FRESH STEP® CAT LITTER TOXOPLASMOSIS WARNING:
We would like to remind our customers, especially pregnant women and immunosuppressed persons, that cat feces can sometimes transmit a disease called toxoplasmosis.* Therefore, always remember to wash hands thoroughly after handling used cat litter. For further information, consult your doctor. Unused cat litter poses no toxoplasmosis threat.
*Toxoplasmosis, an illness characterized by cold or flu-like symptoms, can be transmitted by cat feces. It is especially serious in pregnant women because it can cause birth defects. Immunosuppressed persons may also be susceptible to toxoplasmosis.
May 5, 2015 – Tuesday
I was not expecting to update yesterday’s post on my cat’s toxoplasmosis for quite some time. But this morning at about 8:00, Mister C had his third seizure—or at least the third I have witnessed. And if this had been a typical day, I would have missed this one. But I had trouble sleeping last night and got up hours earlier than normal today. And that’s when it happened.
This seizure was not as bad as the first and not as easy as the second (of those I observed). This time, although the seizure itself lasted less than 60 seconds, for a few minutes afterward C seemed to want to walk around in slow circles, following his own tail. Otherwise, he recovered fairly quickly with no residual effects in hearing, sight, orientation, or appetite. As noted yesterday, the vet said we should monitor C over the coming months. But considering that this seizure was a bit more severe than the last, and especially because I have no way of knowing whether he has seized when I haven’t seen him, I aborted the monitoring plan.
I called the vet, and he readily agreed to start C on phenobarbital, which he will have to take this for the rest of his life. So I went and picked up the pills, not needing to take C with me—no need to put him through that.
The green label on the blue pill bottle says “BLOOD WORK REQUIRED BEFORE NEXT REFILL.” The vet said that it may take four to six weeks to build up the needed level of medication in the brain, so we will do a blood test next month to see whether the dosage needs to be adjusted. We started with a low dose of 15 mg (1/4 grain) tablets, which are scored—and very small. Fortunately, I have a pill cutter that slices through the pill when it is placed properly in the trough. The photo shows the remaining half of this evening’s initial dose sitting in the cutter’s blue tray. He’ll get the other half in the morning.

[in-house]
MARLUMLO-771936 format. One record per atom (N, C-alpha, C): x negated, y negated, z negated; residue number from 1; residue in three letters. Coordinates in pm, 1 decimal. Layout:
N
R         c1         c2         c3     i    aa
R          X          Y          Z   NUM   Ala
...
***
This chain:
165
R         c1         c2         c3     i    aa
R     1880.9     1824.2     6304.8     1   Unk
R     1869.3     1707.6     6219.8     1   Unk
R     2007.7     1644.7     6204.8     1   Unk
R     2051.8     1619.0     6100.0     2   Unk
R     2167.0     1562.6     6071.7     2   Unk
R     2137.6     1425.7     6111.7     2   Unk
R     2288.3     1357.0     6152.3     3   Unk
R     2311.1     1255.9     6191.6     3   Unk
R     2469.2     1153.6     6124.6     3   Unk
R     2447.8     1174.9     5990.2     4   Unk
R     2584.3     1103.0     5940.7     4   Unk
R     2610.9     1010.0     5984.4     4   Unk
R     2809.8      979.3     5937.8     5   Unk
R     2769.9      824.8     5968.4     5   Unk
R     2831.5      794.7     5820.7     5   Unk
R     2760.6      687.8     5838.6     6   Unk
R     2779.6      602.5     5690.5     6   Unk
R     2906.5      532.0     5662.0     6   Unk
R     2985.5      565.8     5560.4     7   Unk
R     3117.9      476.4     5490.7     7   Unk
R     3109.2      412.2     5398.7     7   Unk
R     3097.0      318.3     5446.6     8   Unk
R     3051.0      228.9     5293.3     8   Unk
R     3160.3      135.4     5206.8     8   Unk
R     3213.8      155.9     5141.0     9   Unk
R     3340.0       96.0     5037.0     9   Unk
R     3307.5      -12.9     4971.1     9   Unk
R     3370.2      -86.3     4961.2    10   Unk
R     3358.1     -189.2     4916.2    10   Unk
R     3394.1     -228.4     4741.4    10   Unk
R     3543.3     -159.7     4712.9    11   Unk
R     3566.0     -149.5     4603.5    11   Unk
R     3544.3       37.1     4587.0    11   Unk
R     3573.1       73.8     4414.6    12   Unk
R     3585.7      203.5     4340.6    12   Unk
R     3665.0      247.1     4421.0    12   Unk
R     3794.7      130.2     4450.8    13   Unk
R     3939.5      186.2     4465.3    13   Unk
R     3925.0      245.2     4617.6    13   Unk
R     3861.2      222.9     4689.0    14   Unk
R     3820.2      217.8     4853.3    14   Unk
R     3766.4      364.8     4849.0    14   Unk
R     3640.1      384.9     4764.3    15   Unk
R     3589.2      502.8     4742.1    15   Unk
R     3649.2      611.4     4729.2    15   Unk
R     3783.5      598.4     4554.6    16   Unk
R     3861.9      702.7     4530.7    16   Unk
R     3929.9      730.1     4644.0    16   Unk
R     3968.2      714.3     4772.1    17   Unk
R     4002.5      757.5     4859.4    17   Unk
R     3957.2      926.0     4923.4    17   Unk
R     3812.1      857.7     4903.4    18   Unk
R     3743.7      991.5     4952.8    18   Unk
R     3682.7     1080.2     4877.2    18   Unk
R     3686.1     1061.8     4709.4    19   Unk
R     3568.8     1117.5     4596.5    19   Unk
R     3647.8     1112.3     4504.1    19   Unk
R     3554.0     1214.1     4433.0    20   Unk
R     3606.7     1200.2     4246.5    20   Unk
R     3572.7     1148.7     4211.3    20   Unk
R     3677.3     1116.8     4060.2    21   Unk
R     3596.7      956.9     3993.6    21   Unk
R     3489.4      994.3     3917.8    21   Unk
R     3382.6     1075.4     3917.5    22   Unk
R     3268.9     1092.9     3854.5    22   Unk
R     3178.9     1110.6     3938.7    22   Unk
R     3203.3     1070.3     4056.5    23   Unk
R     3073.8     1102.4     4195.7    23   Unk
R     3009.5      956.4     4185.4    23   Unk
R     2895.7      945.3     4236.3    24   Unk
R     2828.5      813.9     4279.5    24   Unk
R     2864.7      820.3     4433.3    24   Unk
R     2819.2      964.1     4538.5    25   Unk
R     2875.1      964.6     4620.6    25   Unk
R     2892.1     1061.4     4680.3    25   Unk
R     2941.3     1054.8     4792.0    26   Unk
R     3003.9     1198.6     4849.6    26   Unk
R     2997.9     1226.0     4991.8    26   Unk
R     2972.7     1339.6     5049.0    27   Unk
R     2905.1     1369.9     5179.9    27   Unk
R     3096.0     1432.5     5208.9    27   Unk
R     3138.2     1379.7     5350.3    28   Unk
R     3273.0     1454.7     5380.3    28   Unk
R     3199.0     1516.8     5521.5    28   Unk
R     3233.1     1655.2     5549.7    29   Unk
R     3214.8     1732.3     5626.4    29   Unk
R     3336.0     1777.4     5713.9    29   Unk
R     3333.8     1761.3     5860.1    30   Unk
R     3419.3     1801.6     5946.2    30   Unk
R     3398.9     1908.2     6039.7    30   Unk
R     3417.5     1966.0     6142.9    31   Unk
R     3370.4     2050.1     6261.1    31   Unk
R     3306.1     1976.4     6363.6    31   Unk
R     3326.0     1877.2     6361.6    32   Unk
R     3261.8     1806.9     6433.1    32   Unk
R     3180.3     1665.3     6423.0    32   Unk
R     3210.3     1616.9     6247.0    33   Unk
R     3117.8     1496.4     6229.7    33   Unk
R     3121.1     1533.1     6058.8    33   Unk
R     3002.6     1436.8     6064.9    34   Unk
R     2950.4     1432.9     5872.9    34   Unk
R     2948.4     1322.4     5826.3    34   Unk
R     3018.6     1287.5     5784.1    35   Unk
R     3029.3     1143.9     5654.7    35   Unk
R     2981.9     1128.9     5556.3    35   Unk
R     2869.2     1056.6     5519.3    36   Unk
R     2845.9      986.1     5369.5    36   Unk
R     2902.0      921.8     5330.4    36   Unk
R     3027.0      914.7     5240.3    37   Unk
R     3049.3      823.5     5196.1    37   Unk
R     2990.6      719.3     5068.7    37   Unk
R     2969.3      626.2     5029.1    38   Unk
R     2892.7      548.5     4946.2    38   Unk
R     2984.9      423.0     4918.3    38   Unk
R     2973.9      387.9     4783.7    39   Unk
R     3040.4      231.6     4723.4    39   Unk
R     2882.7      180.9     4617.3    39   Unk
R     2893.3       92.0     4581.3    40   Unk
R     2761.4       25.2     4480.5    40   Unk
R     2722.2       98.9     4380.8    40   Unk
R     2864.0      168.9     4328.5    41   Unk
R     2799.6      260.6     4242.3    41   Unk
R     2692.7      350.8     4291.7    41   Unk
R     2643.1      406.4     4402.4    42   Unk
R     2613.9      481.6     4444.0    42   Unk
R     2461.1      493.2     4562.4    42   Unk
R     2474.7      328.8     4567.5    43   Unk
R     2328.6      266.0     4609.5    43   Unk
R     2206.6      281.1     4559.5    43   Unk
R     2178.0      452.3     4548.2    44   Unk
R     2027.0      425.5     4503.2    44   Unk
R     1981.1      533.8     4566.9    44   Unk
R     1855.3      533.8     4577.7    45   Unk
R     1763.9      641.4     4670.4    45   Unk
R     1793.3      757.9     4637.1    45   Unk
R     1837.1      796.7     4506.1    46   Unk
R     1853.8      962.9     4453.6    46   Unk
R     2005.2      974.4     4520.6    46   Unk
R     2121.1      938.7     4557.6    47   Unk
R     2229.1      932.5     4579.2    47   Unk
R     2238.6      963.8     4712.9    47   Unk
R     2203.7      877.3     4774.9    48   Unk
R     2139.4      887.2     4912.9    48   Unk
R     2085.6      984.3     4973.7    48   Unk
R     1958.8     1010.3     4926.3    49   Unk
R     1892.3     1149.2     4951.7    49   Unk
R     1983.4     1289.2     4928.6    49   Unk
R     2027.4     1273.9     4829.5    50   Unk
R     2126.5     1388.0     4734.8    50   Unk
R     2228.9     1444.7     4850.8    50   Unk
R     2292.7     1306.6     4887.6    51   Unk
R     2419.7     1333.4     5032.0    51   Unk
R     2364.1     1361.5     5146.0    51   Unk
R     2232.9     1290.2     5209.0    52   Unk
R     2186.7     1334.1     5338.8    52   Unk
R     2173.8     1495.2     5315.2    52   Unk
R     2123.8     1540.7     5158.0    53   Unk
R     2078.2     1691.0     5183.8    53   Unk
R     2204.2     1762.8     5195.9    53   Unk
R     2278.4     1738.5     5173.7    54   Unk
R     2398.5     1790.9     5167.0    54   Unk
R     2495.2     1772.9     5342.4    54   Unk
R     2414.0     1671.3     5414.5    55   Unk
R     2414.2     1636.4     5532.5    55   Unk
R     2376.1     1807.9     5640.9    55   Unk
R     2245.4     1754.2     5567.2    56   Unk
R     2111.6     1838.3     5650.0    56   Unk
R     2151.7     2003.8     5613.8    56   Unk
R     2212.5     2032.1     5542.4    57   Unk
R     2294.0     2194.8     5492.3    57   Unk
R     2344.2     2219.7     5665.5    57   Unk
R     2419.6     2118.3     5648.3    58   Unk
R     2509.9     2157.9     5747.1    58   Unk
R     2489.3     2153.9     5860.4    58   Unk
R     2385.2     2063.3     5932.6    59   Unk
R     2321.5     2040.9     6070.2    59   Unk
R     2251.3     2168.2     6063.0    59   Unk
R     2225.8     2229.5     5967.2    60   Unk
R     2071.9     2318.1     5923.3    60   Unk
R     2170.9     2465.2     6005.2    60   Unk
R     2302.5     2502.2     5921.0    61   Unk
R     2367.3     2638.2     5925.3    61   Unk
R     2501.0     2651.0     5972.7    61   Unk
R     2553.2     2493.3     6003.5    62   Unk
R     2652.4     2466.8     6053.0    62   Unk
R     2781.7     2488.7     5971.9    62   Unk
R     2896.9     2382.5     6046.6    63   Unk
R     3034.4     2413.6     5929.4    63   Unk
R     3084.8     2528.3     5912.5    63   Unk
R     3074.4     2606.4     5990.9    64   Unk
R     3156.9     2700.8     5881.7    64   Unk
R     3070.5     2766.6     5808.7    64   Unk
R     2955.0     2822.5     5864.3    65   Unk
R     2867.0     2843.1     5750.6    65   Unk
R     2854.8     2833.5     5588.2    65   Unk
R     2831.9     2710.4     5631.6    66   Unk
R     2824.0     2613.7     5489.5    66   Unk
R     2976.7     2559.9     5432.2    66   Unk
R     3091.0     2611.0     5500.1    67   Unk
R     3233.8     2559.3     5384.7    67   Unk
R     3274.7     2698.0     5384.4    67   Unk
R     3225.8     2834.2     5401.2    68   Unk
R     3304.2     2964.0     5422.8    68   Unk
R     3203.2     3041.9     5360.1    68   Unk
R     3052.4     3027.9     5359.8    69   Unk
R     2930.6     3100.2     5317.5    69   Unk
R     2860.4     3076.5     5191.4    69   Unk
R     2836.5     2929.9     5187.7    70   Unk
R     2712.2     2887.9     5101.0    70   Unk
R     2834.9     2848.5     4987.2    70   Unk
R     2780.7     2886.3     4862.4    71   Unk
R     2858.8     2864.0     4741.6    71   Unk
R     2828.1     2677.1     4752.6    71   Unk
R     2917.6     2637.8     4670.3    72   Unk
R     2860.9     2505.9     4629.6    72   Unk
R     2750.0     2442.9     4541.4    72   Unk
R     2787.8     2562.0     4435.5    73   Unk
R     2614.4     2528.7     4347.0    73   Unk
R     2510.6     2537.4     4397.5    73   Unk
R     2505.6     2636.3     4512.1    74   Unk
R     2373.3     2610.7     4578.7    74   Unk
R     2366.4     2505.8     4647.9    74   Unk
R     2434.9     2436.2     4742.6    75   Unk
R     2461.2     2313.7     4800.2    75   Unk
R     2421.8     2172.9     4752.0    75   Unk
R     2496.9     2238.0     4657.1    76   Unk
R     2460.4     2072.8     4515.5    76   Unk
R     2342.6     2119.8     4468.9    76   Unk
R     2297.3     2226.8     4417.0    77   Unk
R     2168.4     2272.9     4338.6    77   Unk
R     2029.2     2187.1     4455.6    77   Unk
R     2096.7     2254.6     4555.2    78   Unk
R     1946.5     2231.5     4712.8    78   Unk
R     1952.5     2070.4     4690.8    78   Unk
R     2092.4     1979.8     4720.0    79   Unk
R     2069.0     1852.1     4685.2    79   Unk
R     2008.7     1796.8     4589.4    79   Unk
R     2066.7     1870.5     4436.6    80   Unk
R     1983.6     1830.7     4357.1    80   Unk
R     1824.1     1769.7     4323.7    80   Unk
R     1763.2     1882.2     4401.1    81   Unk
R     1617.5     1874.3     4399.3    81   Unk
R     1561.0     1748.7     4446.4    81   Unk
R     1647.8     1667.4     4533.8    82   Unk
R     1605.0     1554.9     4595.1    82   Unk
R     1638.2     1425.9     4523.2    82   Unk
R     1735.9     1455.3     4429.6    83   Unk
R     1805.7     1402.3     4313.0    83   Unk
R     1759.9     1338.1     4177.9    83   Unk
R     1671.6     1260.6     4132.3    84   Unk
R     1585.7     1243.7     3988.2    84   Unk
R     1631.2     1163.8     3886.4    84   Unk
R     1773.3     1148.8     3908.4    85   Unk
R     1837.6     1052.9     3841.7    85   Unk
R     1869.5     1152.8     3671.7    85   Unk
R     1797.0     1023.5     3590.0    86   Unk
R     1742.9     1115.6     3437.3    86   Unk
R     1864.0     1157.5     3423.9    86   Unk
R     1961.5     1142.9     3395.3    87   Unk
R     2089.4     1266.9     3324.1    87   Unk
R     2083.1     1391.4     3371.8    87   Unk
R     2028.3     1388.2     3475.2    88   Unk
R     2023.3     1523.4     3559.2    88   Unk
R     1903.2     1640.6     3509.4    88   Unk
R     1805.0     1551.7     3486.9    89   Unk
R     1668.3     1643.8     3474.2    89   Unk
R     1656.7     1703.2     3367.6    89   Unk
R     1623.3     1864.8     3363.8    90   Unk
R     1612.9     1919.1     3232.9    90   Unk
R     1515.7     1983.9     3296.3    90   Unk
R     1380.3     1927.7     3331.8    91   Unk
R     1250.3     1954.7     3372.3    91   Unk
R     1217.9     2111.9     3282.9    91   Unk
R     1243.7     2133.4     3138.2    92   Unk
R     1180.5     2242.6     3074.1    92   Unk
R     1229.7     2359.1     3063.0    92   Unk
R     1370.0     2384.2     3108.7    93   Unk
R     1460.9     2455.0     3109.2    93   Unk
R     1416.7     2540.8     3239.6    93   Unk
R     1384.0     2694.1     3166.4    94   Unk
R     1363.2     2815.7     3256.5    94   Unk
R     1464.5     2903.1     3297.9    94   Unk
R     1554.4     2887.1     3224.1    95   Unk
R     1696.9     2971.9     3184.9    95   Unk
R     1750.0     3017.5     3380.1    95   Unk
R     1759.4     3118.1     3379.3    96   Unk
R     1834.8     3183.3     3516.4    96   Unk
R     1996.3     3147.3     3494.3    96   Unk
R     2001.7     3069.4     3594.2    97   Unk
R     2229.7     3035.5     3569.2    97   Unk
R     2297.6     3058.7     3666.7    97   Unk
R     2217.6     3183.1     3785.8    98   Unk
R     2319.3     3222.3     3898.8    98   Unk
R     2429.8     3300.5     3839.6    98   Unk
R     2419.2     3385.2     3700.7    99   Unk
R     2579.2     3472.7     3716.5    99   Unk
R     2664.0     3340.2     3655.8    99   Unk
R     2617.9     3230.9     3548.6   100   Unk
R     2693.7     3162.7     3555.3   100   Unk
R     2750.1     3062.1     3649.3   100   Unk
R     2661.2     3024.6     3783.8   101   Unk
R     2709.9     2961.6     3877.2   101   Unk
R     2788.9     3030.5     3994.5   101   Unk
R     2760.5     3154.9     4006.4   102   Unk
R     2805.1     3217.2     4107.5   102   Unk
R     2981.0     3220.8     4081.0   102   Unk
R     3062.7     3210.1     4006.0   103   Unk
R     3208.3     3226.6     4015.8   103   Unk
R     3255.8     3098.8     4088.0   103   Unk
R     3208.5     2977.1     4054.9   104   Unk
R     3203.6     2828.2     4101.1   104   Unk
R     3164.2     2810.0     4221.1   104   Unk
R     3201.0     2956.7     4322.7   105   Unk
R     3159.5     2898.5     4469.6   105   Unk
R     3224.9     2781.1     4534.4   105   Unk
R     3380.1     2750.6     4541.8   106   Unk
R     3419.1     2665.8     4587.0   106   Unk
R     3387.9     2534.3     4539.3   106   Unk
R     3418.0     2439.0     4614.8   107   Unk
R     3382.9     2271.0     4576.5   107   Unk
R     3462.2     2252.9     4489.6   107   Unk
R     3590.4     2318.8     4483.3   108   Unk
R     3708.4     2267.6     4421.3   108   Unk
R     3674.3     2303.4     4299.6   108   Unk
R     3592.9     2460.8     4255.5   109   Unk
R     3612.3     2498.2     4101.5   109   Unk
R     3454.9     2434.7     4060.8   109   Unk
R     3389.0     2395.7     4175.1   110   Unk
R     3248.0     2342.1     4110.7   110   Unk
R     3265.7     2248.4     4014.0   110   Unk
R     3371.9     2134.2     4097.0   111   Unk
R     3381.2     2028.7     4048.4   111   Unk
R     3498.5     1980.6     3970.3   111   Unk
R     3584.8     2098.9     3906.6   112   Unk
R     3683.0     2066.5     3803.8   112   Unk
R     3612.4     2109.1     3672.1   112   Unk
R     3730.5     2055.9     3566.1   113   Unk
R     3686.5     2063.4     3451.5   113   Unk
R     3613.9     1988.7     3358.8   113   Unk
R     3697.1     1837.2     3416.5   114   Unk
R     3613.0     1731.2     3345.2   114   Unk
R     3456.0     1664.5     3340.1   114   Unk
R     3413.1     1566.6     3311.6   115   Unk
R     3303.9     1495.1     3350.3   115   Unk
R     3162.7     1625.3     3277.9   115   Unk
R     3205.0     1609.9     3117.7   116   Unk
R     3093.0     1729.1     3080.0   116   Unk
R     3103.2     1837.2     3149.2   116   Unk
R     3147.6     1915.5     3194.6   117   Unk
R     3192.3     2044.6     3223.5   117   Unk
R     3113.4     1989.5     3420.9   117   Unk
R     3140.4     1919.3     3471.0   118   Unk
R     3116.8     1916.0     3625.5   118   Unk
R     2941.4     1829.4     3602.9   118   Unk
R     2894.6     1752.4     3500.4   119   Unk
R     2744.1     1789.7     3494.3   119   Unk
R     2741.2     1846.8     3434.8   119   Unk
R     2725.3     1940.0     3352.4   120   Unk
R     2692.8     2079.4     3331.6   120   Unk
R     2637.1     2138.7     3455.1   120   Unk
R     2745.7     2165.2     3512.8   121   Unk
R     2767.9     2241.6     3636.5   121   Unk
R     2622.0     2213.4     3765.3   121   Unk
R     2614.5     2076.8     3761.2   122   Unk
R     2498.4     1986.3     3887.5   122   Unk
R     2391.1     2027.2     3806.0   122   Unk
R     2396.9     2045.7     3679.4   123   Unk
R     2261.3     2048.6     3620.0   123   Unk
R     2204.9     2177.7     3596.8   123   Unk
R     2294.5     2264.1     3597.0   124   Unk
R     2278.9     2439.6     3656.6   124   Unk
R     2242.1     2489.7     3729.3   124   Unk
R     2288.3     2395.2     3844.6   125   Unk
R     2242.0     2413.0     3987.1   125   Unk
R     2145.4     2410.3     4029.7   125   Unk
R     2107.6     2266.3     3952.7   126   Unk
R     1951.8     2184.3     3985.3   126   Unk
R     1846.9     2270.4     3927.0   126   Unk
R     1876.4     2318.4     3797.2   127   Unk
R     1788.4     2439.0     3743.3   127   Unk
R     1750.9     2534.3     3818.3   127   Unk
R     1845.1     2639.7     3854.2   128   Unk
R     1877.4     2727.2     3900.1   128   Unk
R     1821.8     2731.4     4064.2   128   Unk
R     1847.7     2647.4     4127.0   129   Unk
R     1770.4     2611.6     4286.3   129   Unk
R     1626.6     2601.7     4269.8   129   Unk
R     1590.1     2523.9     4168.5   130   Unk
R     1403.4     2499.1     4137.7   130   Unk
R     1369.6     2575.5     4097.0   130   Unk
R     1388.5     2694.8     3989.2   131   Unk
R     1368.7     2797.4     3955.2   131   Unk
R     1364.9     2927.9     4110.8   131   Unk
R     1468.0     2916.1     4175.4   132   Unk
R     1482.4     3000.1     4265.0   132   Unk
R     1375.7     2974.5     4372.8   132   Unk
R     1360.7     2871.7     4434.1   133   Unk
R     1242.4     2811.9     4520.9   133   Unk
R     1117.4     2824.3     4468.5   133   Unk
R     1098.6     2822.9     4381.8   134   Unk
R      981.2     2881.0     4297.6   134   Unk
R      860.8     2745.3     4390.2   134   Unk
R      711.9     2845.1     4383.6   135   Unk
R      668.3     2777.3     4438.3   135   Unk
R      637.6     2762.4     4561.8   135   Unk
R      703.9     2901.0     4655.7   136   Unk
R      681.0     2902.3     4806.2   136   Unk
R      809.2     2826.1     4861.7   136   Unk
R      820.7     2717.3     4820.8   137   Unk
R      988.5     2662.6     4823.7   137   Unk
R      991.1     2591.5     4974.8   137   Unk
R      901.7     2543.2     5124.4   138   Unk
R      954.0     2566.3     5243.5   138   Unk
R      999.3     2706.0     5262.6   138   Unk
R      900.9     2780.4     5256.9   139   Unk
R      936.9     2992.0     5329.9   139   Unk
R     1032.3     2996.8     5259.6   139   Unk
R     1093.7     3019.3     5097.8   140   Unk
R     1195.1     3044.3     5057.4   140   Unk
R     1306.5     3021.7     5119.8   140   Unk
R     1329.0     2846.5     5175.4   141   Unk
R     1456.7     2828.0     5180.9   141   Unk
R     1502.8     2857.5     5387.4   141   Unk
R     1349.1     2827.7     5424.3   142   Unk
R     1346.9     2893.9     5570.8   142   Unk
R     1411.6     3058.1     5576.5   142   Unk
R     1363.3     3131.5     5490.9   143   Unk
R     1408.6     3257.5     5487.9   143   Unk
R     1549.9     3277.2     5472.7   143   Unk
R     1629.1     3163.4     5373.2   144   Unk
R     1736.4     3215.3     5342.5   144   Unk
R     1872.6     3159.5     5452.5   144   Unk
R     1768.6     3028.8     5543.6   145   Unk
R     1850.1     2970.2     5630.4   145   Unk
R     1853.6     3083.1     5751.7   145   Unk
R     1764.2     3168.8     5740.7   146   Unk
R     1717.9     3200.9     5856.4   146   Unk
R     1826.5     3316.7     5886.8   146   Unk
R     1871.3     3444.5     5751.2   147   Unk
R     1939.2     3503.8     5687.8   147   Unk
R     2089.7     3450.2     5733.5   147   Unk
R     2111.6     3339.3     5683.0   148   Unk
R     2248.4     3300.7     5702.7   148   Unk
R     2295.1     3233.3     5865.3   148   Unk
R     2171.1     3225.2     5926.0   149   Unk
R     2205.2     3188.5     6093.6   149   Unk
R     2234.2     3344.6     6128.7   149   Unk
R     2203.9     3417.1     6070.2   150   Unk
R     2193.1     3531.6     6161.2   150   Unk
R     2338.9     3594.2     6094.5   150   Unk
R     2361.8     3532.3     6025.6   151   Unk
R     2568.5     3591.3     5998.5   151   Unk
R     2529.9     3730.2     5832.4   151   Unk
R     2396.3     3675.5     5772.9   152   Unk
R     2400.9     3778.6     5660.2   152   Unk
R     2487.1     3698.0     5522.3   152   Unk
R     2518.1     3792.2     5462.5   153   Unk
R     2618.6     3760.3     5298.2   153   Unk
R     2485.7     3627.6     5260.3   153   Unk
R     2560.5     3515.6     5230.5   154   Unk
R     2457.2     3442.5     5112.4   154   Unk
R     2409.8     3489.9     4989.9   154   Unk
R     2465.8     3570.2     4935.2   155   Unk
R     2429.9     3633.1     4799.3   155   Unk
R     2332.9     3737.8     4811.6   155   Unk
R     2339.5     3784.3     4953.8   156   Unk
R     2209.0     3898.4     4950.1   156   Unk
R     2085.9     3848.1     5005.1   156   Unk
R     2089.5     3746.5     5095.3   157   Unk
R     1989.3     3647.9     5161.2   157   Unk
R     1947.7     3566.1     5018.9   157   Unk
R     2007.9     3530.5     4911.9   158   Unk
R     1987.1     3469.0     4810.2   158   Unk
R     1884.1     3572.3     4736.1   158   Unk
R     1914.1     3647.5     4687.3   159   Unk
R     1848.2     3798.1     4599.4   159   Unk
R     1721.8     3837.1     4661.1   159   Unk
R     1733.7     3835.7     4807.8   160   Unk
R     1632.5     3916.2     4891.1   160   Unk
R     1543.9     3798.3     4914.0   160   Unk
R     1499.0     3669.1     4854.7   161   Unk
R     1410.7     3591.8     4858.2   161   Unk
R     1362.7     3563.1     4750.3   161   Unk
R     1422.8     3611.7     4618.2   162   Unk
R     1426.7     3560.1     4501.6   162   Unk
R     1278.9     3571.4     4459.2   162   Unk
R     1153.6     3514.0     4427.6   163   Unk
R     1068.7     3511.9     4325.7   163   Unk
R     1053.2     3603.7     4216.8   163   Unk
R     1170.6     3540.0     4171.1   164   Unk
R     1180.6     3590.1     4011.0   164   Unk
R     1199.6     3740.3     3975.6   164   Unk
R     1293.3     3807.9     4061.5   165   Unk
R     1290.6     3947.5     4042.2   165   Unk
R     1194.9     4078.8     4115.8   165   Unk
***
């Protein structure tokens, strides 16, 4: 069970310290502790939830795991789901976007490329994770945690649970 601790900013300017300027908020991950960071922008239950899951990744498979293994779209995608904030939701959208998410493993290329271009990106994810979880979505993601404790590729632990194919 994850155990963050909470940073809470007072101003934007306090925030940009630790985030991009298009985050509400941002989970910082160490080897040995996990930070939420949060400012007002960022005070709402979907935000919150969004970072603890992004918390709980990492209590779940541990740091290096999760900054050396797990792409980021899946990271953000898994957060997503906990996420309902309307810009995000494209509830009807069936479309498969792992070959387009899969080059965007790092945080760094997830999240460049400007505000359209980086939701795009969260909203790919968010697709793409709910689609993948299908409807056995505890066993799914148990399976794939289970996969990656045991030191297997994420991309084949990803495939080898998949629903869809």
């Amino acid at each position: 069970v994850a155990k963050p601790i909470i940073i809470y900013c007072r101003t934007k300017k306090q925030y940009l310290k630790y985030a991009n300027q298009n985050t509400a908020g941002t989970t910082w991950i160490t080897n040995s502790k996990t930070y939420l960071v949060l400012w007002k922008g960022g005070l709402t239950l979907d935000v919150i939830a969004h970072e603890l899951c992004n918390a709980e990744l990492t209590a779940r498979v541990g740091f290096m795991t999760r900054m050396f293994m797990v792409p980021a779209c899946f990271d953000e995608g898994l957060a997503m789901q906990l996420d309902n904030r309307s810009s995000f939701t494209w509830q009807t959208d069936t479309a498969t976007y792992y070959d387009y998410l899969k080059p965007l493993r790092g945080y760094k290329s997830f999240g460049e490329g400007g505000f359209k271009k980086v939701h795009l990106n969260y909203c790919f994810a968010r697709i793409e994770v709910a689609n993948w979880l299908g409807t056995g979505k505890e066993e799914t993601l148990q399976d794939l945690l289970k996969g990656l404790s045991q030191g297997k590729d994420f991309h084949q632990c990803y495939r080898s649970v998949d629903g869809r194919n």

As I learned during C’s thyroid treatment last summer and his antibiotic treatment last month, getting foreign objects (pills) into a cat isn’t one of life’s easier tasks. But this is important medicine, so I pulled out my mortar and pestle, which did a fine and quick job of pulverizing the half-tab. This was easy to mix in with his wet food. The problem is that he gets dry food for breakfast. However, he loves milk and cries for it when he sees me making my tea, so I think I’ll try sprinkling the powder in his “tea” tomorrow morning.
My dearest hope is that I will not see any more seizures. They are quite upsetting, and it is heart-wrenching to see a beloved pet in the control of what seems to be a malevolent force. However, the vet warned that because we are starting on a low dose that may not achieve the desired therapeutic level at the outset, I could still witness more seizures until the medication is stabilized.
But for tonight, I think I can rest more easily knowing we have C under good care.
As for the little man himself, he is sleeping peacefully, quite unaware that he is ill.
Final Cautionary Note
At the beginning of today’s post, I repeated the Fresh Step warning about the potential for certain vulnerable humans to contract toxoplasmosis from handling used cat litter, especially if it has been soiled for three or more days. At risk are pregnant women and immunosuppressed people. Of course, I have a less than zero-percent chance of becoming pregnant following my hysterectomy for endometrial adenocarcinoma,* but as a cancer survivor I may (or may not) be immunocompromised. I had internal radiation and no chemotherapy, so I probably am not at any particular risk. Nevertheless, I urge pregnant women and anyone with a compromised immune system to be particularly careful caring for pets who venture outdoors and who may get into who-knows-what kind of mischief.
*For more on my story, see the Uterine (Endometrial) Cancer–My Story & More page.